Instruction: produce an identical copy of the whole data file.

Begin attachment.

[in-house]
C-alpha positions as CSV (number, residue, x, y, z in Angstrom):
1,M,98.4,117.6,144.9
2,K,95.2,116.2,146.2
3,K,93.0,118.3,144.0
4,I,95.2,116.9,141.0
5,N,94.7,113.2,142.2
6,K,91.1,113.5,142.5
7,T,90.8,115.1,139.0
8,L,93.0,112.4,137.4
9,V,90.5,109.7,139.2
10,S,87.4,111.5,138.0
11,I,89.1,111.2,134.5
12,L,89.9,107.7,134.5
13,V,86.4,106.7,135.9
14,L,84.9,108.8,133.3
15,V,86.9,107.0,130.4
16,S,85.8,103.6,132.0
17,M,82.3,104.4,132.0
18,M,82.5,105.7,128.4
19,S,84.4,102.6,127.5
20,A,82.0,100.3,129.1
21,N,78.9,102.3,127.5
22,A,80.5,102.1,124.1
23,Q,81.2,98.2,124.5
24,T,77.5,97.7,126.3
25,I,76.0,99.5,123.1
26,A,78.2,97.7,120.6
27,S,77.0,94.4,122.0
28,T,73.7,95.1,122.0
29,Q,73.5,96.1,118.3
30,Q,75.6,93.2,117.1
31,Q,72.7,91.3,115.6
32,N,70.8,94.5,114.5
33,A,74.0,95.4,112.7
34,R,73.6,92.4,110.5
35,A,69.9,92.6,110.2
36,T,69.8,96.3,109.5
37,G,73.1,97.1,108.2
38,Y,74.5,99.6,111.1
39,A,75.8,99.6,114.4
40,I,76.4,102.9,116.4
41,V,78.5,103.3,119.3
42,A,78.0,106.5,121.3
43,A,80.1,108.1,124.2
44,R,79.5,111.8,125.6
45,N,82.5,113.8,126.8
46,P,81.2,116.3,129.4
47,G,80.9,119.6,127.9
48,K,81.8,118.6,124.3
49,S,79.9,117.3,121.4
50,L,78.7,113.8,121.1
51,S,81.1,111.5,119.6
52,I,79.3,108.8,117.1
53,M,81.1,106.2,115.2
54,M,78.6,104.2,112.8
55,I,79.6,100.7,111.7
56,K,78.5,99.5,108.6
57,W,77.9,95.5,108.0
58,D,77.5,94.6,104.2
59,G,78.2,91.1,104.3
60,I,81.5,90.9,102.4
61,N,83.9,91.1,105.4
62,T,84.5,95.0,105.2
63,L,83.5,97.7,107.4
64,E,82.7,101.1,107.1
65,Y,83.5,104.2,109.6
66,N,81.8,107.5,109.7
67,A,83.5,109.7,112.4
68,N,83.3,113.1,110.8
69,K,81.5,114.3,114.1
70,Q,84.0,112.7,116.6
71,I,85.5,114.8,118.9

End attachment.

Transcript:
[in-house]
C-alpha positions as CSV (number, residue, x, y, z in Angstrom):
1,M,98.4,117.6,144.9
2,K,95.2,116.2,146.2
3,K,93.0,118.3,144.0
4,I,95.2,116.9,141.0
5,N,94.7,113.2,142.2
6,K,91.1,113.5,142.5
7,T,90.8,115.1,139.0
8,L,93.0,112.4,137.4
9,V,90.5,109.7,139.2
10,S,87.4,111.5,138.0
11,I,89.1,111.2,134.5
12,L,89.9,107.7,134.5
13,V,86.4,106.7,135.9
14,L,84.9,108.8,133.3
15,V,86.9,107.0,130.4
16,S,85.8,103.6,132.0
17,M,82.3,104.4,132.0
18,M,82.5,105.7,128.4
19,S,84.4,102.6,127.5
20,A,82.0,100.3,129.1
21,N,78.9,102.3,127.5
22,A,80.5,102.1,124.1
23,Q,81.2,98.2,124.5
24,T,77.5,97.7,126.3
25,I,76.0,99.5,123.1
26,A,78.2,97.7,120.6
27,S,77.0,94.4,122.0
28,T,73.7,95.1,122.0
29,Q,73.5,96.1,118.3
30,Q,75.6,93.2,117.1
31,Q,72.7,91.3,115.6
32,N,70.8,94.5,114.5
33,A,74.0,95.4,112.7
34,R,73.6,92.4,110.5
35,A,69.9,92.6,110.2
36,T,69.8,96.3,109.5
37,G,73.1,97.1,108.2
38,Y,74.5,99.6,111.1
39,A,75.8,99.6,114.4
40,I,76.4,102.9,116.4
41,V,78.5,103.3,119.3
42,A,78.0,106.5,121.3
43,A,80.1,108.1,124.2
44,R,79.5,111.8,125.6
45,N,82.5,113.8,126.8
46,P,81.2,116.3,129.4
47,G,80.9,119.6,127.9
48,K,81.8,118.6,124.3
49,S,79.9,117.3,121.4
50,L,78.7,113.8,121.1
51,S,81.1,111.5,119.6
52,I,79.3,108.8,117.1
53,M,81.1,106.2,115.2
54,M,78.6,104.2,112.8
55,I,79.6,100.7,111.7
56,K,78.5,99.5,108.6
57,W,77.9,95.5,108.0
58,D,77.5,94.6,104.2
59,G,78.2,91.1,104.3
60,I,81.5,90.9,102.4
61,N,83.9,91.1,105.4
62,T,84.5,95.0,105.2
63,L,83.5,97.7,107.4
64,E,82.7,101.1,107.1
65,Y,83.5,104.2,109.6
66,N,81.8,107.5,109.7
67,A,83.5,109.7,112.4
68,N,83.3,113.1,110.8
69,K,81.5,114.3,114.1
70,Q,84.0,112.7,116.6
71,I,85.5,114.8,118.9